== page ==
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Beyond Indy: Six movies to enjoy in air-conditioned respite from the heat of summer

EL PAÍS takes a look at some of the alternatives to the multiplex blockbuster selection on offer in theaters

Ezra Miller, por partida doble, y Sasha Calle, en 'Flash'
Gregorio Belinchón

Beyond Indiana Jones and the Dial of Destiny there is plenty of cinema around this summer. Indy fully deserves his return to the big screen, but there are some less anticipated gems to look out for at theaters.

Flash. Andy Muschietti’s film is an example of an unfair box office skid. It might not be the long-awaited, great film that eschews the clichés that weigh down superhero movies. Flash is not a major character and it is not even one of the best works produced by DC Studios, specialists in destroying IP. But it works across its first two thirds of runtime, and hardly deserves the public stoning it has received. At least let us respect the work of Ezra Miller as the titular character and Maribel Verdú as his mother.

Maribel Verdú (left) in a still from 'Flash.'
Maribel Verdú (left) in a still from 'Flash.'

The Eight Mountains. Recently, there have been several films that find their public and engage with their audience, such as The Eight Mountains, which also saved the marriage of Belgian co-directors Felix van Groeningen (The Broken Circle Breakdown, Beautiful Boy) and Charlotte Vandermeersch. The slow-paced drama, like the passing of the years, tells the story of the friendship between two young boys in a village in the Alps, although the action also moves to the Himalayas before they finally find their place in the world.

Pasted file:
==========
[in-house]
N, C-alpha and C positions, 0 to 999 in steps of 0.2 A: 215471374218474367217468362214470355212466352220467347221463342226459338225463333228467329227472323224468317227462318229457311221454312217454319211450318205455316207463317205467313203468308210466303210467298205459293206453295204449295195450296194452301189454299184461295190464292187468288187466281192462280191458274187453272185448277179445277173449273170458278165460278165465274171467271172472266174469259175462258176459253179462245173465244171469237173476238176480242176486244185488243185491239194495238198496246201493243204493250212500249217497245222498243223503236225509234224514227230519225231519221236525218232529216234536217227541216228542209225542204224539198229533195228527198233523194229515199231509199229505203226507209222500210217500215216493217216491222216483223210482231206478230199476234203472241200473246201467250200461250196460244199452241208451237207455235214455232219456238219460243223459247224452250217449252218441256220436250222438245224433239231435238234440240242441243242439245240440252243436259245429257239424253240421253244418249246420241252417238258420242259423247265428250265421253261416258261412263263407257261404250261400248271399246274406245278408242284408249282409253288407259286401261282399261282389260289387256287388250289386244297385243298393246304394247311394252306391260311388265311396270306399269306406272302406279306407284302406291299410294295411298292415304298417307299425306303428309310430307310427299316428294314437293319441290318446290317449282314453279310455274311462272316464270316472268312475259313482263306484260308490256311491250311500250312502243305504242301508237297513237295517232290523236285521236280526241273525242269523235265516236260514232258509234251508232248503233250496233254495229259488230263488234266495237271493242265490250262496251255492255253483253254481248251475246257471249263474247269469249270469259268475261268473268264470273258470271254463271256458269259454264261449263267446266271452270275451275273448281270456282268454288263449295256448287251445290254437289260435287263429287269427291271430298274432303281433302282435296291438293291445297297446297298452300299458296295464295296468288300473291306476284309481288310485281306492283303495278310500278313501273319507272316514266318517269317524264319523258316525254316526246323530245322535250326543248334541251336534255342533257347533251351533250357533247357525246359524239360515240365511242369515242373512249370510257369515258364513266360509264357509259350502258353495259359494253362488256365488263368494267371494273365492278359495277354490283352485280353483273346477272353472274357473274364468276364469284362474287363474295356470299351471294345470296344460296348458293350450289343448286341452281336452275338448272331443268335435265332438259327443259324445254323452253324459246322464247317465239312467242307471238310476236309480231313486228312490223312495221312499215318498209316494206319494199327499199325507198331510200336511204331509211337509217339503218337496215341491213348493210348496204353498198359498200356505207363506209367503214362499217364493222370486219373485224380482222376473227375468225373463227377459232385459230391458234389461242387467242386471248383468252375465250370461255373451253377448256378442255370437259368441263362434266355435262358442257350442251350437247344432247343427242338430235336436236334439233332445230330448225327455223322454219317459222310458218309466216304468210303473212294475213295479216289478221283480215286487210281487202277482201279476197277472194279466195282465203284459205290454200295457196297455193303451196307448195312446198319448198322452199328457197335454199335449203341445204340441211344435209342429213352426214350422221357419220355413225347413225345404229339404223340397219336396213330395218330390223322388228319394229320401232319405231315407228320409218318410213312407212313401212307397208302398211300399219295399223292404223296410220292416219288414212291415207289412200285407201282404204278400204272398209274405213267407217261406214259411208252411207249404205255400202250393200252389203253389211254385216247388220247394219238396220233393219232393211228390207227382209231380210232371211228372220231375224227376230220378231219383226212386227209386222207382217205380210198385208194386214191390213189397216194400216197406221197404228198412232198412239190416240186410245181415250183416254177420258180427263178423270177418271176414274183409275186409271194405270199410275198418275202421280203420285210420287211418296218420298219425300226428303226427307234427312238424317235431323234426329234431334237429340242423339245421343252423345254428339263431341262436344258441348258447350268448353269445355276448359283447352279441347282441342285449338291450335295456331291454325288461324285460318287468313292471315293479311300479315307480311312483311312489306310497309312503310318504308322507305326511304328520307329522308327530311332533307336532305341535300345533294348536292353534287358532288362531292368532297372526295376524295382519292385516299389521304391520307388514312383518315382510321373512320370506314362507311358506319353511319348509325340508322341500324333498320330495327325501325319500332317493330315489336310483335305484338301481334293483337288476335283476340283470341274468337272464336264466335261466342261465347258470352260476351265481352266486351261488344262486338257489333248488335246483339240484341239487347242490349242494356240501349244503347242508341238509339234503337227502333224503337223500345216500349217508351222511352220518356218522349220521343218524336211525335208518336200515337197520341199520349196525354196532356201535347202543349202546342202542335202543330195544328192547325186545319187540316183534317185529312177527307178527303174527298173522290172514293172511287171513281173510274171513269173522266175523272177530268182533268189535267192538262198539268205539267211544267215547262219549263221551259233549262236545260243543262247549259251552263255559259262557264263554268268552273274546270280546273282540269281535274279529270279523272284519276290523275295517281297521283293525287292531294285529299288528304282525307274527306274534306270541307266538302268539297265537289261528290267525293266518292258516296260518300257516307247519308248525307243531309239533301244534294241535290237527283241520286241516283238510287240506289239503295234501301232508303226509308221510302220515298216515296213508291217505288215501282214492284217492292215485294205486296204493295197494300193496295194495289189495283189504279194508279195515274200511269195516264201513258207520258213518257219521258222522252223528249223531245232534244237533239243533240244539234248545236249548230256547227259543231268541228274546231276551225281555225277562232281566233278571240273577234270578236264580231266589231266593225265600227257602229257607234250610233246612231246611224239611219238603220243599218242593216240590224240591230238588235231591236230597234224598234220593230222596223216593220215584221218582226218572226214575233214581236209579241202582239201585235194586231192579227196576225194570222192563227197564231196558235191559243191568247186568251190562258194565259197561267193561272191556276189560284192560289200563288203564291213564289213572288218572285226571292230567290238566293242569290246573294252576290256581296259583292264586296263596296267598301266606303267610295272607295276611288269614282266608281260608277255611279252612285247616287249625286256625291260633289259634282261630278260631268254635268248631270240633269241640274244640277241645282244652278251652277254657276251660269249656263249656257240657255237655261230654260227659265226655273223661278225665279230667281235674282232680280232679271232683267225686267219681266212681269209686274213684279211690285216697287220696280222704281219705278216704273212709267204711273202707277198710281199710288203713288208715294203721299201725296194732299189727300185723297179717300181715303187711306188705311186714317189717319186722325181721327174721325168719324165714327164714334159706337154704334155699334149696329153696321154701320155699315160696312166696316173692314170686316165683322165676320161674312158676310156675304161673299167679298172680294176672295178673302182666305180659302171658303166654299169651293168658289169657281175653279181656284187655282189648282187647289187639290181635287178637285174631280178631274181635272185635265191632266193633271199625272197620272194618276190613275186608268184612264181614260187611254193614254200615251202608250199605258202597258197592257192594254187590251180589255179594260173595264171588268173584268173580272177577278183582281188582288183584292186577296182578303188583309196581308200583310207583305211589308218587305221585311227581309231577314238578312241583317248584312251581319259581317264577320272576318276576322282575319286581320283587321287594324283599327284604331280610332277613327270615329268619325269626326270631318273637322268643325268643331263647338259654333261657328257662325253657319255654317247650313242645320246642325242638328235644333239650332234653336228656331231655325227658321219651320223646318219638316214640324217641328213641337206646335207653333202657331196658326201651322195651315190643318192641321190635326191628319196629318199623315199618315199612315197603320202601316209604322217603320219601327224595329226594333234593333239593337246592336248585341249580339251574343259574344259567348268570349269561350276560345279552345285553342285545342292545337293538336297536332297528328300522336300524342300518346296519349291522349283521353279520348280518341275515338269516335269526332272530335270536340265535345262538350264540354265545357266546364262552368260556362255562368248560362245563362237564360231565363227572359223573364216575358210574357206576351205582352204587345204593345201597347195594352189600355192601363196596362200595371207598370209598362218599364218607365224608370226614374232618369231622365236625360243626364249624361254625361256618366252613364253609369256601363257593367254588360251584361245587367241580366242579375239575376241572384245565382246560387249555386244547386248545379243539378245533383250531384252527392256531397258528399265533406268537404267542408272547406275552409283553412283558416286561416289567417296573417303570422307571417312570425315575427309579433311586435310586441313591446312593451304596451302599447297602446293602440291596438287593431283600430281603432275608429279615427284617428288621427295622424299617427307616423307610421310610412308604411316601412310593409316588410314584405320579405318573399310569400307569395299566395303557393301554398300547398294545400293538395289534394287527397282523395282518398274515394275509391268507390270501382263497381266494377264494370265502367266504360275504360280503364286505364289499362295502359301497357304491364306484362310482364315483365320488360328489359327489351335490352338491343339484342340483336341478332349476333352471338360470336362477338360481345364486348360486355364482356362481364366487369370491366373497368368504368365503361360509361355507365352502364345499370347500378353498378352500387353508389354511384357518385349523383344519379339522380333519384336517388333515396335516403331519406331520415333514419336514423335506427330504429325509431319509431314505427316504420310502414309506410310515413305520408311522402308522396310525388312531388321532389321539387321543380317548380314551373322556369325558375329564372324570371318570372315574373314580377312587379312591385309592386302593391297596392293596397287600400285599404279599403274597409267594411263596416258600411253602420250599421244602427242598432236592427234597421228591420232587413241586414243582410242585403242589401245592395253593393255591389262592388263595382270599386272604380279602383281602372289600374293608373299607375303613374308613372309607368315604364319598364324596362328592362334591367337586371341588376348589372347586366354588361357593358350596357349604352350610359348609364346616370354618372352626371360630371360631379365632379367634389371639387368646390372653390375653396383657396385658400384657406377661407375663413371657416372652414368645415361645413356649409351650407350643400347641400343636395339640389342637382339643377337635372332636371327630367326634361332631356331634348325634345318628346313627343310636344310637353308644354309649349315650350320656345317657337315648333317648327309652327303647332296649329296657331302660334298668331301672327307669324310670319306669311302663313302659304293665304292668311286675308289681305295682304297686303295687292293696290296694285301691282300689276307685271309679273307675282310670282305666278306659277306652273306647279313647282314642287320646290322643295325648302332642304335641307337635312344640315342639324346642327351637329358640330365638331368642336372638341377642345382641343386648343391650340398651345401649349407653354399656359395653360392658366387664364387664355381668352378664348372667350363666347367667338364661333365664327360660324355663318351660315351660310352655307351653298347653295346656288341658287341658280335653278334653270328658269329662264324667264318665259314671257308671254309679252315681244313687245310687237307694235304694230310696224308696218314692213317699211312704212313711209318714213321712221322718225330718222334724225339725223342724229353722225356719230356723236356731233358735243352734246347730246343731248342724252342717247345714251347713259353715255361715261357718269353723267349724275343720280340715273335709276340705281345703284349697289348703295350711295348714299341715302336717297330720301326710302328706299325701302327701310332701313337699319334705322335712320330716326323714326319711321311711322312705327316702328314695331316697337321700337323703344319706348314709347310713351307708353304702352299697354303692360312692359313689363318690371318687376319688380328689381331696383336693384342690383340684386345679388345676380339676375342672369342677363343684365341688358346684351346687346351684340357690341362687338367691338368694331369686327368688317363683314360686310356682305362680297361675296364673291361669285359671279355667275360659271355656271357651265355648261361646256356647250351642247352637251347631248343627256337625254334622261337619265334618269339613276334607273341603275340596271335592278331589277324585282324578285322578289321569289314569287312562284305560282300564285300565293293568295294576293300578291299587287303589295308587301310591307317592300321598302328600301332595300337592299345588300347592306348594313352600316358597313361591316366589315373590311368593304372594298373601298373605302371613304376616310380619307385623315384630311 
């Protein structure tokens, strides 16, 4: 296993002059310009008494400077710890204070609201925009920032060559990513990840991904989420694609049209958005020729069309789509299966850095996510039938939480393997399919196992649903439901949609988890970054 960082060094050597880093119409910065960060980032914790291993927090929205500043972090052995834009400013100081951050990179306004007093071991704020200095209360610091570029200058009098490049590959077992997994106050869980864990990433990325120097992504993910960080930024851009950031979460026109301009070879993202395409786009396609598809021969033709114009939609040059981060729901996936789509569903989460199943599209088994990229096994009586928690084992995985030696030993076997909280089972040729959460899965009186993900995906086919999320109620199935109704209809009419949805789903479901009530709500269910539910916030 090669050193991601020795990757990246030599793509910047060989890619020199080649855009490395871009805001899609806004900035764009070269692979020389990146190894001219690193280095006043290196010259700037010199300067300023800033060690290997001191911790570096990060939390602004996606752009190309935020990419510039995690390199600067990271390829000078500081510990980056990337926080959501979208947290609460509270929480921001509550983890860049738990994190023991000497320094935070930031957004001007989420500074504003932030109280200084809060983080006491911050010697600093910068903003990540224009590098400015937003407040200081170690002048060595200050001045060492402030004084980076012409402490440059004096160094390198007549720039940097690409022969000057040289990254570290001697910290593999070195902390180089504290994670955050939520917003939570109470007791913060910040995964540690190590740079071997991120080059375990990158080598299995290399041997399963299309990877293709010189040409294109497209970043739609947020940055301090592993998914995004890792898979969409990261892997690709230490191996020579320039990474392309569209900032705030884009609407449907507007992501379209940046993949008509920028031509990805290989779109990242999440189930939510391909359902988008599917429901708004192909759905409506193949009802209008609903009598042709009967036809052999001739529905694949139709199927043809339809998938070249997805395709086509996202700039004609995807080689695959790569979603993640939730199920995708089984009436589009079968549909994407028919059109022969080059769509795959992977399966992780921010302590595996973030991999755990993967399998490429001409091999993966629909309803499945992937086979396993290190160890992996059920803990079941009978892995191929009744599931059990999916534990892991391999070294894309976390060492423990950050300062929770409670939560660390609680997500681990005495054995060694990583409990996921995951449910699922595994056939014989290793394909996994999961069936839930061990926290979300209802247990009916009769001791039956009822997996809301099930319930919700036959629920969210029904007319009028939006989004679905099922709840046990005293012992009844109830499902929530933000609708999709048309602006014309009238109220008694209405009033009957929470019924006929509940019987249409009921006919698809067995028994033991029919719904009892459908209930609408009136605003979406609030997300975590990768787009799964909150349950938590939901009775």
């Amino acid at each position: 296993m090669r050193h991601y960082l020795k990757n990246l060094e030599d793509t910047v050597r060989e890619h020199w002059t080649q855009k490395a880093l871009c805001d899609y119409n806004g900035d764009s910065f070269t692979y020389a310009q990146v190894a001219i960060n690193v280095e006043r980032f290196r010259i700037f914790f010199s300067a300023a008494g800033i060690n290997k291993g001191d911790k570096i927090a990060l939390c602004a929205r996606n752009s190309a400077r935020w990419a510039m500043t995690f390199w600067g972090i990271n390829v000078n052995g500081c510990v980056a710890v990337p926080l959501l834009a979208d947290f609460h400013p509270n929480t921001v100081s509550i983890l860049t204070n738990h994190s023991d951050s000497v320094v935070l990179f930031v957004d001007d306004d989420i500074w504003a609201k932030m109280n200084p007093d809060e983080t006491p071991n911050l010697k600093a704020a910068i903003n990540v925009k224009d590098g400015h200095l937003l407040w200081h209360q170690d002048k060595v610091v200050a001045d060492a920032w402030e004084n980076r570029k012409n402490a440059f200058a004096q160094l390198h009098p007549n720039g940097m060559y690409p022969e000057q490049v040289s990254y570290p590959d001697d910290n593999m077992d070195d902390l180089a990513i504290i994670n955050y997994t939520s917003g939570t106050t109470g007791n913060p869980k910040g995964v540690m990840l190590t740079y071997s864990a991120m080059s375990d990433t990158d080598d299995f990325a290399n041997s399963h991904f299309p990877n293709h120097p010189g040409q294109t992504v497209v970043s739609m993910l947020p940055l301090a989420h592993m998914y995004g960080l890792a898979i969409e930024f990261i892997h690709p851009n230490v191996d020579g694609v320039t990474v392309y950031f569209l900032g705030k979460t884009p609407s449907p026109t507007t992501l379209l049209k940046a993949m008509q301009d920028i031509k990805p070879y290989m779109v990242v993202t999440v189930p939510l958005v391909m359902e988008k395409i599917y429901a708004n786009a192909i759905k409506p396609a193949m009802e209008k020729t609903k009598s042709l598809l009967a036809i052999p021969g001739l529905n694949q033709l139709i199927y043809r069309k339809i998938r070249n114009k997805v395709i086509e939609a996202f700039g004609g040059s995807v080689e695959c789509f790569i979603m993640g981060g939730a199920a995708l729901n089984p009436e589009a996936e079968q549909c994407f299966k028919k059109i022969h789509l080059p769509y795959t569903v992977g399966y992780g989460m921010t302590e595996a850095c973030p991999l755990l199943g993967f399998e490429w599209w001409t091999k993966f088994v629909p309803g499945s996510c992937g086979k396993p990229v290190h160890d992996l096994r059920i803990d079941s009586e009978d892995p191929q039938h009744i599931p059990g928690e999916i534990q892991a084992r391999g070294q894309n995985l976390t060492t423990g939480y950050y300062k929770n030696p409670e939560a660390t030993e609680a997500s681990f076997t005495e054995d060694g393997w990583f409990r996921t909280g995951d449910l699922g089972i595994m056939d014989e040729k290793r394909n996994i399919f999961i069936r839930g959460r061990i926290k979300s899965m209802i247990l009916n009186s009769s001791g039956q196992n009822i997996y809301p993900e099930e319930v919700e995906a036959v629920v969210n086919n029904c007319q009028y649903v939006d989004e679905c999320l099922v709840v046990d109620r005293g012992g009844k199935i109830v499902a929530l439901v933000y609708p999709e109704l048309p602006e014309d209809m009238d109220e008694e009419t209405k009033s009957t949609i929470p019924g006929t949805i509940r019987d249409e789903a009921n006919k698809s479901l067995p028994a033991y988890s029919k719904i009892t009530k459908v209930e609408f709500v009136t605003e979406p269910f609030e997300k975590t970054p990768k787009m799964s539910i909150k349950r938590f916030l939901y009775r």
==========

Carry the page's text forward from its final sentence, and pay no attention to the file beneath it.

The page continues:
Alessandro Borghi (left) and Luca Marinelli, in 'The Eight Mountains.'

Spider-Man: Across the Spider-Verse. The second part of a 2018 animation blockbuster, a film that opened a more imaginative and almost abstract door in a format that is now enjoying a period of creative euphoria. The new installment is not as surprising as the first in content, although it does maintain the visual level of its predecessor.

Upon Entry. A brilliantly made, pared-down thriller. To what extent do you really know both sides of a couple? And what if those doubts turn into tensions at the U.S. border? With Bruna Cusí and Alberto Ammann as that couple cracking in front of the camera, Upon Entry is a throwback to the best elements of 1990s American indie cinema.

Alberto Ammann and Bruna Cusí in 'Upon Entry.'

Asteroid City. This could have been Wes Anderson’s big flop, but despite lukewarm reviews at Cannes, Asteroid City has triumphed at the box office. With its game of artifice within artifice, its plethora of stars (from minimal characters like Margot Robbie’s to invisible ones like Jeff Goldblum’s), and shot in Chinchón, outside Madrid, Anderson has raised an ode to his signature style, mannerist and symmetrical, and to the American innocence lost in some corner of history.

A still from 'Asteroid City.'

Master Gardener. Paul Schrader is out of fashion, fortunately, and in his latest works he has handed some characters to extremely talented actors. In Master Gardener, the gift is given to Sigourney Weaver; her upper-class Southern lady destroyed by modern times, surrounded by a depressive atmosphere of a forgotten past, who gives a job to a former skinhead (Joel Edgerton, the film’s real protagonist), lifting the plot and opening it to wider reflections.

Joel Edgerton and Sigourney Weaver in a still from 'Master Gardener.'

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